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We need social physicians

  • 20 May, 2020

  • 10 Min Read

We need social physicians

By, Dr. Soham D. Bhaduri is a Mumbai-based doctor, healthcare commentator, and editor of ‘The Indian Practitioner’


While medicine remains central to public health, medical academia has never been a torch-bearer for the public health cause. Apart from the inherently individualistic character of medicine, part of the reason can also be located in Indian medical education originally “carrying the cultural accretions of the West”.

Multiple policy deliberations have upheld the idea of training a socially oriented physician responsive to community and public health needs. However, a deficient social emphasis is still a stark feature of India’s medical curriculum.

Attack on the orthodox edifice of medicine

This orthodox edifice of medicine has come under attack thanks to the COVID-19 pandemic, which is both a medical and a social calamity. The pandemic has served to water down the elitist and individualistic barriers of medicine that have hitherto kept apart the private and the public, the rich and the poor, and the individual patient and the community.

COVID-19 has delivered one strong message: when it comes to a nation’s health, private care is of public concern, and public health is of medicine’s concern.

Creating ripples at the societal level

The perception about medical academia is that it is too preoccupied with cultivating scientific and professional excellence to cast an eye upon politics.

One reason given to explain leftist dominance in humanities academia is the keen social orientation that humanities education inculcates. By the very virtue of their education, humanities students feel strongly about inequity, stratification, and deprivation.

This element remains missing in technically oriented, competition-driven professional fields such as engineering and medicine. But while engineering is irredeemable in this respect, the same cannot be said for medicine.

Both the number and profundity of emotional experiences that medical college-hospitals see on a regular basis can scarcely be fathomed in any other category of educational institution.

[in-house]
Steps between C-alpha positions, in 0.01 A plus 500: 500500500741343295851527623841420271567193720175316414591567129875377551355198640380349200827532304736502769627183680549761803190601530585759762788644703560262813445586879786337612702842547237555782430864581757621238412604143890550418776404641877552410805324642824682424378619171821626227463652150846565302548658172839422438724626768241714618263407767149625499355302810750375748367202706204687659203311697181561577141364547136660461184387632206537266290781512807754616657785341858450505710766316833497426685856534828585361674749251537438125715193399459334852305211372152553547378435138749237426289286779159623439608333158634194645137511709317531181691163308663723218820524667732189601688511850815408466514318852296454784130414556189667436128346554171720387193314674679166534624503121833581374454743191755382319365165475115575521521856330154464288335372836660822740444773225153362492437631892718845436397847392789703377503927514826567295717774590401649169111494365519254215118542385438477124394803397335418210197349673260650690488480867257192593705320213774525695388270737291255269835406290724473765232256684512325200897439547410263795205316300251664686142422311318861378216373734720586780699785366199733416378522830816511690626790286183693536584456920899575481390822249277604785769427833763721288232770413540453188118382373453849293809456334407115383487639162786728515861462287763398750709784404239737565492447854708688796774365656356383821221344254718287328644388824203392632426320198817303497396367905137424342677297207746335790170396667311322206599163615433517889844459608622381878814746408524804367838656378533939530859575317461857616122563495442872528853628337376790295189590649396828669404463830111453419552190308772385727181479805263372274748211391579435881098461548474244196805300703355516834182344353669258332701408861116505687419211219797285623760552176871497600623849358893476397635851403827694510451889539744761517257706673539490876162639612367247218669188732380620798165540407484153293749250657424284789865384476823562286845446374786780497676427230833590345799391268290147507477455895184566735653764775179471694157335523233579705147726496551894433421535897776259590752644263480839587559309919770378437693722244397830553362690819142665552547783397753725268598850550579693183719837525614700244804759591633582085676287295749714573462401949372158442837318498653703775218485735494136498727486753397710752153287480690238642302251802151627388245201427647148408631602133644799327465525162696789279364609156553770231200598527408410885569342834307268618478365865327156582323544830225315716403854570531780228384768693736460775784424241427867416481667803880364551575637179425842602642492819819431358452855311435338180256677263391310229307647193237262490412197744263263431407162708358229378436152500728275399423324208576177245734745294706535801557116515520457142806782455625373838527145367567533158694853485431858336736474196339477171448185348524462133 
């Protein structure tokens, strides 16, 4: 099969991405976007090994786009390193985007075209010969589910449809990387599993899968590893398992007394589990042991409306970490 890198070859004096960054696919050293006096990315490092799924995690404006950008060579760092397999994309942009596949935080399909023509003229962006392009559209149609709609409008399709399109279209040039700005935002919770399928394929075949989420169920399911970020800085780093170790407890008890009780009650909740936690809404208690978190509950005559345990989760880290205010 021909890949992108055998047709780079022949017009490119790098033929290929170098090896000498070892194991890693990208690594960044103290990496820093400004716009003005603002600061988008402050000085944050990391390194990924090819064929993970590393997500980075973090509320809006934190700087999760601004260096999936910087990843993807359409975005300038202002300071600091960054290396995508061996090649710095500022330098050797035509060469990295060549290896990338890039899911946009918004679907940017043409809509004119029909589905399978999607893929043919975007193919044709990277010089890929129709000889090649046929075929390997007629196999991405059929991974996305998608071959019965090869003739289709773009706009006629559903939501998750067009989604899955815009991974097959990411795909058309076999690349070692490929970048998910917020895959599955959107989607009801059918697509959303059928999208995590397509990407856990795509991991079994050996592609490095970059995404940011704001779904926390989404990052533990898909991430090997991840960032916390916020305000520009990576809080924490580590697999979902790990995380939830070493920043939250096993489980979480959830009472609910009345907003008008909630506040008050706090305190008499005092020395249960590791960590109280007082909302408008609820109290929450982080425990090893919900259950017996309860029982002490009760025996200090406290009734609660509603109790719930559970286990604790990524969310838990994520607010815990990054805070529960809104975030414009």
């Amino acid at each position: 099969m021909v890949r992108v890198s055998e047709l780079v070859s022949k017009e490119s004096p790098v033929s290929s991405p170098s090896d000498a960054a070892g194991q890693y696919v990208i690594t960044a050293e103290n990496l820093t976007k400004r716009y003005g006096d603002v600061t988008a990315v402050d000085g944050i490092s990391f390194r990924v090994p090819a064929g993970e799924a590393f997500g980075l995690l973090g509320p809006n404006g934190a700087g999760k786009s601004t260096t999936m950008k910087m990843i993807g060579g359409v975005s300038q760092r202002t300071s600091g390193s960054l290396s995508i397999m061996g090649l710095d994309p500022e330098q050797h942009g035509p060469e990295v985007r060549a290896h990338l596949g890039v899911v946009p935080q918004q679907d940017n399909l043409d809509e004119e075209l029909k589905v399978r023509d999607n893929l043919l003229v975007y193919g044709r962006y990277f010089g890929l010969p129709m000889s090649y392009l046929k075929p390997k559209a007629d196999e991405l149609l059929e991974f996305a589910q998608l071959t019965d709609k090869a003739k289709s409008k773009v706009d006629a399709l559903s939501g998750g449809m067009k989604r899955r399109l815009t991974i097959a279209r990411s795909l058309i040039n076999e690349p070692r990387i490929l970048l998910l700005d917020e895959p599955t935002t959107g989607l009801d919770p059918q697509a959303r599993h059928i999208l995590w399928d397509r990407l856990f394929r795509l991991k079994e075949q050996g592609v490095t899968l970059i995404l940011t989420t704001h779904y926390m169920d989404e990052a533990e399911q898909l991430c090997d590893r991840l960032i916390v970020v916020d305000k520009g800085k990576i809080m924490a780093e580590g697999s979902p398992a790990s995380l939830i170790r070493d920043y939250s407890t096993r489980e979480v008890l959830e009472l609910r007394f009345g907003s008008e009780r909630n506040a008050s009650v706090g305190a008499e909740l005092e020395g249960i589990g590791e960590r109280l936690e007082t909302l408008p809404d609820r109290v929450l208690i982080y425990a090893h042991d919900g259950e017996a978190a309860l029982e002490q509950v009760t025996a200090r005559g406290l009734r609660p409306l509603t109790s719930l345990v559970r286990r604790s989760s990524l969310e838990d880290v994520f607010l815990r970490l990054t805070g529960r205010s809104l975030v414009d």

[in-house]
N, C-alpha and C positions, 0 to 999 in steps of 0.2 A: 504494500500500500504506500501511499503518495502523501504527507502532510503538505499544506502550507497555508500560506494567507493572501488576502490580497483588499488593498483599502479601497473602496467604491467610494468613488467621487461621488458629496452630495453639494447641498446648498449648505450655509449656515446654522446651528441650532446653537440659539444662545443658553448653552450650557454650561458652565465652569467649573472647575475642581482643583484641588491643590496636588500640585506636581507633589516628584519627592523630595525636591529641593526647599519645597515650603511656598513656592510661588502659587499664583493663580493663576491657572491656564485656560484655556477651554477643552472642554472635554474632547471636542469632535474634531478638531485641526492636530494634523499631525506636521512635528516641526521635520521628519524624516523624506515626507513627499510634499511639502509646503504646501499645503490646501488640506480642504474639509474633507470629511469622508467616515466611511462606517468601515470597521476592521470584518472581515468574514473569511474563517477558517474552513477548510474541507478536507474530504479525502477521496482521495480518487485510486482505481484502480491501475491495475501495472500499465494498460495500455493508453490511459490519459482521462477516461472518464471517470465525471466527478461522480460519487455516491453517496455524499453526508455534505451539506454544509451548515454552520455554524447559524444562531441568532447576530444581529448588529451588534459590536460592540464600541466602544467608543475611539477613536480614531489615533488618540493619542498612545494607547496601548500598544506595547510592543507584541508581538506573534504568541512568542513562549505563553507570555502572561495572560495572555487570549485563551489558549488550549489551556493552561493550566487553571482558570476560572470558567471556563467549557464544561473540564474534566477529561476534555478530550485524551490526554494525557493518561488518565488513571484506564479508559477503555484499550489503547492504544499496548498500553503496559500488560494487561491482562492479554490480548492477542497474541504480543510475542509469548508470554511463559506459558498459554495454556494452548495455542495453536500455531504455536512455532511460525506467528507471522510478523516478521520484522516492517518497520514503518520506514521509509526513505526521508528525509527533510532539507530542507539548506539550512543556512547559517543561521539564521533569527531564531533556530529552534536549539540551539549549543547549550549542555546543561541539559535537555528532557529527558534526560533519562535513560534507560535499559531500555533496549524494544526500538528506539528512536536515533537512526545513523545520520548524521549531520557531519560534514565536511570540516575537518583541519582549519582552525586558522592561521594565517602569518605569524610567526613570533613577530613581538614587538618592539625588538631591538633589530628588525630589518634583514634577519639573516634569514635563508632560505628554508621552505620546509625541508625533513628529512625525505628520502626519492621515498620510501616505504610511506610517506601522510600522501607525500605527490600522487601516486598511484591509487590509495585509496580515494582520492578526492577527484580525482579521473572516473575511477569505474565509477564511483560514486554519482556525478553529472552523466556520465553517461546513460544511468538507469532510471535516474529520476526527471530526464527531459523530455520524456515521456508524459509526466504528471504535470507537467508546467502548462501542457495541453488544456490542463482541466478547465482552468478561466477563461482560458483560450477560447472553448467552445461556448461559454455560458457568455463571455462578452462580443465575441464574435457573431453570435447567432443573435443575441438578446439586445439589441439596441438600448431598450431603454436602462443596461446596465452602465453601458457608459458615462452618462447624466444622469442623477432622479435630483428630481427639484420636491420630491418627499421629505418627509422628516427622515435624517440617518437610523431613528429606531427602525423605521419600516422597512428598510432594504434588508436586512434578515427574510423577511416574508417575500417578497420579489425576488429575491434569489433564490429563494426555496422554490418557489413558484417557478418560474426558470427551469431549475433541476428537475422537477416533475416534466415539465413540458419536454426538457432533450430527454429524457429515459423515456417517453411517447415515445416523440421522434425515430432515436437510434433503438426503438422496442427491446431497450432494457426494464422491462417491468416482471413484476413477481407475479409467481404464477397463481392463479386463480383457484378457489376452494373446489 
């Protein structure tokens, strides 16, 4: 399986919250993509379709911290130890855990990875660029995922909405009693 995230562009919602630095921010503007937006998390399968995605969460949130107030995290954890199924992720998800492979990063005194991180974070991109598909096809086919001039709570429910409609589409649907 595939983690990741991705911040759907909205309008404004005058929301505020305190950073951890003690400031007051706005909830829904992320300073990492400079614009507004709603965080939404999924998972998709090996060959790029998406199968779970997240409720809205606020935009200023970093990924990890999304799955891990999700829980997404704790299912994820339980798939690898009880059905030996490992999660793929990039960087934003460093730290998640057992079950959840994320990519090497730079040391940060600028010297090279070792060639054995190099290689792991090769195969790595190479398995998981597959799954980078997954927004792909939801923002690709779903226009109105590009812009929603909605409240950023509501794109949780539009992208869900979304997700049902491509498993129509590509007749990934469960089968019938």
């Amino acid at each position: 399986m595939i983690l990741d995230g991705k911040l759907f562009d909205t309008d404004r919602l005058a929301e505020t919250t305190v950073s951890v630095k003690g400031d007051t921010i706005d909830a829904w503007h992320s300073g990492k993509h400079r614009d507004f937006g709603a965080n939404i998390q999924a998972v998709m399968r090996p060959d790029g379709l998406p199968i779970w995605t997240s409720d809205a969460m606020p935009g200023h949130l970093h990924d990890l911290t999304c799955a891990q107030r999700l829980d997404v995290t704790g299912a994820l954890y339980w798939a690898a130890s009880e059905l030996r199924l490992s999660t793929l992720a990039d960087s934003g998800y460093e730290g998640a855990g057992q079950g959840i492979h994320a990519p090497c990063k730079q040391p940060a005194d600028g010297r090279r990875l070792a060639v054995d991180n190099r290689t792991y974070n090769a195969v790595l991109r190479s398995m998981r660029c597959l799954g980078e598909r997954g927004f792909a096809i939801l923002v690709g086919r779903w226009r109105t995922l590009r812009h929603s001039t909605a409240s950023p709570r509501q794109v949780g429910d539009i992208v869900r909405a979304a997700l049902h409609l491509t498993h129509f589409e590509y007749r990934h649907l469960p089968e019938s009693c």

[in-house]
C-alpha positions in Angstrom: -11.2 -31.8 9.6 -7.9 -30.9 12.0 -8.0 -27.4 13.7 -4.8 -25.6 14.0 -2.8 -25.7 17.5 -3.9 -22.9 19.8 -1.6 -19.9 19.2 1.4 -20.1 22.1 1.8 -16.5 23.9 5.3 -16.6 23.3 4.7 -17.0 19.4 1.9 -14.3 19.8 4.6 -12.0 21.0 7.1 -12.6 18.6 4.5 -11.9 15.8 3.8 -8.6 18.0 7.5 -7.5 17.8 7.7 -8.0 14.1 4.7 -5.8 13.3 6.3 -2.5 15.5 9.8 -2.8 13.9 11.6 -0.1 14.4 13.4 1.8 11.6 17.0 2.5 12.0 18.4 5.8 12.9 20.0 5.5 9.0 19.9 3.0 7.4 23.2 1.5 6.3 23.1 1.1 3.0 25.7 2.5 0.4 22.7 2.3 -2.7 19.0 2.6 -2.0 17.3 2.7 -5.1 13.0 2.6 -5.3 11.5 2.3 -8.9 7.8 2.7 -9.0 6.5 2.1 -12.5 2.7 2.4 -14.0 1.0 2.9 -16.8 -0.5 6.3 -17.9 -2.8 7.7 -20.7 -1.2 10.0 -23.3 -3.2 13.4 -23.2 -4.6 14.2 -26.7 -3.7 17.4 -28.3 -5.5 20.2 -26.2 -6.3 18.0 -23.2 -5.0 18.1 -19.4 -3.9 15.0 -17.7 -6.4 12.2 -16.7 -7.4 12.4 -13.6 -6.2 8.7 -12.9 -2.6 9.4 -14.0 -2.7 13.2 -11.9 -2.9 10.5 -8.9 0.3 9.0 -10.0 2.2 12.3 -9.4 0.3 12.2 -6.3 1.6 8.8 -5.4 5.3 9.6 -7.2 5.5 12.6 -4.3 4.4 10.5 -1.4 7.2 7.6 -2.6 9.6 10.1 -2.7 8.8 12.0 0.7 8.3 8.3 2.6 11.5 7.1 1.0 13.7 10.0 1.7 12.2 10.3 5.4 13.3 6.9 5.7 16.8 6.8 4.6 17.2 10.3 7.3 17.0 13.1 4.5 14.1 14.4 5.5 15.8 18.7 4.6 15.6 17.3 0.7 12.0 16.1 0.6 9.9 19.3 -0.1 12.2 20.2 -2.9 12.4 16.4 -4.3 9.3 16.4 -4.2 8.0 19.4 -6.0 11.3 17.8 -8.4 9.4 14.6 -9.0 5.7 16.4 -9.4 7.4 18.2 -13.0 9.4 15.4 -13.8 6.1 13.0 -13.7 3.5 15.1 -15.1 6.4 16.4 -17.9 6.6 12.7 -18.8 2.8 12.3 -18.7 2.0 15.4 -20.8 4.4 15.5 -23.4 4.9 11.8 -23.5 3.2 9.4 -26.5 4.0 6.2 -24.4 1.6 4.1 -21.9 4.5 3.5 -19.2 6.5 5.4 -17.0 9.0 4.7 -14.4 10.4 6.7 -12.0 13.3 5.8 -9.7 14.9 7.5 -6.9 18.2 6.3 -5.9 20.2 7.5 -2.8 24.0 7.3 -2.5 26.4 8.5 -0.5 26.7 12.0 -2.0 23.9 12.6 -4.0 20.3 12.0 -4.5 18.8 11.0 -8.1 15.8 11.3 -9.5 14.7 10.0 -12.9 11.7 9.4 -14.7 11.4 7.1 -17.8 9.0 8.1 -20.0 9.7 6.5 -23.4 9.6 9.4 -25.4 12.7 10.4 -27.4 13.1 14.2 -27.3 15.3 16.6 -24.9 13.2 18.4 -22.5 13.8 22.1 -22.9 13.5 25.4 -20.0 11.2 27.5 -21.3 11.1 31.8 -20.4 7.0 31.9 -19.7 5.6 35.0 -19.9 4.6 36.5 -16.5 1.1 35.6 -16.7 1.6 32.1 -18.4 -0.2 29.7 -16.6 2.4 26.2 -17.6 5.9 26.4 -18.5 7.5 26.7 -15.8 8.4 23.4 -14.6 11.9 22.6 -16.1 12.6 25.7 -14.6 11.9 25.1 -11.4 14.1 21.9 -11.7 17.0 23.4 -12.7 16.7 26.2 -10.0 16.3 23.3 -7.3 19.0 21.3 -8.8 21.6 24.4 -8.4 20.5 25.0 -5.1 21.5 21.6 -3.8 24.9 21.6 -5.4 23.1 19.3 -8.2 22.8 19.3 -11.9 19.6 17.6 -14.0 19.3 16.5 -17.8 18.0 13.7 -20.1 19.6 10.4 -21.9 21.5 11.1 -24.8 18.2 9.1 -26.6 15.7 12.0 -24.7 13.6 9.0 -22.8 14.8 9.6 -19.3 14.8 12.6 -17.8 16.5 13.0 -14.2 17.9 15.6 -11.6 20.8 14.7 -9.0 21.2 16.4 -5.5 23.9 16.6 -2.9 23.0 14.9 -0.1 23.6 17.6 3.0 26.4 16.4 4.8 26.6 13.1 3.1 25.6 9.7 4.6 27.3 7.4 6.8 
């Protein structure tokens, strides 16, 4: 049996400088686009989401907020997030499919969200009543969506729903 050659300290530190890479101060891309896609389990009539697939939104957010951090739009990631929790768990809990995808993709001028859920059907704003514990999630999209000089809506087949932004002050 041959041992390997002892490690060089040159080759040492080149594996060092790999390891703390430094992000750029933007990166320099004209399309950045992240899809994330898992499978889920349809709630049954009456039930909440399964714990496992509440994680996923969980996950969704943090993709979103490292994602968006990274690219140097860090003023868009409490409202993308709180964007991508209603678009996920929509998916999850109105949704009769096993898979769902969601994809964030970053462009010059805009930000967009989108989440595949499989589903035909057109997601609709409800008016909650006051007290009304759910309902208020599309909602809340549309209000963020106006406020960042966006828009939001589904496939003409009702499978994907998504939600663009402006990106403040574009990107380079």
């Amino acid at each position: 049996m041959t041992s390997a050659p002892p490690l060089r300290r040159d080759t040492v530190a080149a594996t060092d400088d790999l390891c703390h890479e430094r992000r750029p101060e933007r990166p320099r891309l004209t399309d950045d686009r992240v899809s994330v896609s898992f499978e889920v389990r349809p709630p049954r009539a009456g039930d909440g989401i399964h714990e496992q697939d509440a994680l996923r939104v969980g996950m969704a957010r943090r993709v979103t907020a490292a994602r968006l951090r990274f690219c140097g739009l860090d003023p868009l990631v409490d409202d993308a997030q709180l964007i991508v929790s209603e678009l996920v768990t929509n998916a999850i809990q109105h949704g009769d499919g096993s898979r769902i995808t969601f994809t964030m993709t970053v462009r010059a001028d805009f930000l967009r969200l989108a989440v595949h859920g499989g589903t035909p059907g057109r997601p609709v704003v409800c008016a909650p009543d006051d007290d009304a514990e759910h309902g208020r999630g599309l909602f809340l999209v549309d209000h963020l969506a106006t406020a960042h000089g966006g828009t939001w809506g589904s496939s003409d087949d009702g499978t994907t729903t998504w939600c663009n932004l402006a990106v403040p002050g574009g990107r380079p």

The Competency-based Undergraduate Curriculum applicable since 2019 emphasises on inculcating communication skills and empathy in medical students to improve clinical practice.

However, that such empathy can create stronger positive ripples at the societal level has been given little attention.

The idea is to emulate purely the ‘social orientation’ element. The same empathy shown at the singular-patient level, and which improves clinical practice, can manifest at the societal level to confront the inequalities and deficiencies of public health.

Besides, a deficient social orientation among physicians has significantly contributed to their maldistribution.

Remodelling the foundation

For this, the foundation of India’s medical education would need to be radically remodelled along bio-social lines.

There is need of radically enhancing community exposure during both undergraduate and postgraduate years.

For this, medical training will need to shift a considerable part of its base away from medical colleges in cities to lower-level health facilities and the community, along with seamless integration of medical colleges with the health services system.

Also, there is need to pep up the community medicine curriculum and teach health policy to medical students emphasising particularly the sociological and political-economic aspects.

Commercialisation of the medical profession

Some might say that that the biggest stumbling block to realising socially oriented physicians is the commercialisation of the medical profession. But commercialisation is something that has largely arisen from within the profession. Given this, corrective measures will also need to be effected from within.

The aforementioned measures can actually help us combat commercialisation among multiple others, given an environment conducive for the same. In the wake of the pandemic, we have started entertaining ideas such as private hospital nationalisation and mainstreaming of alternative medicine.

A push for any reform cannot do without acknowledging the imperative of social physicians for better public health.

Source: TH


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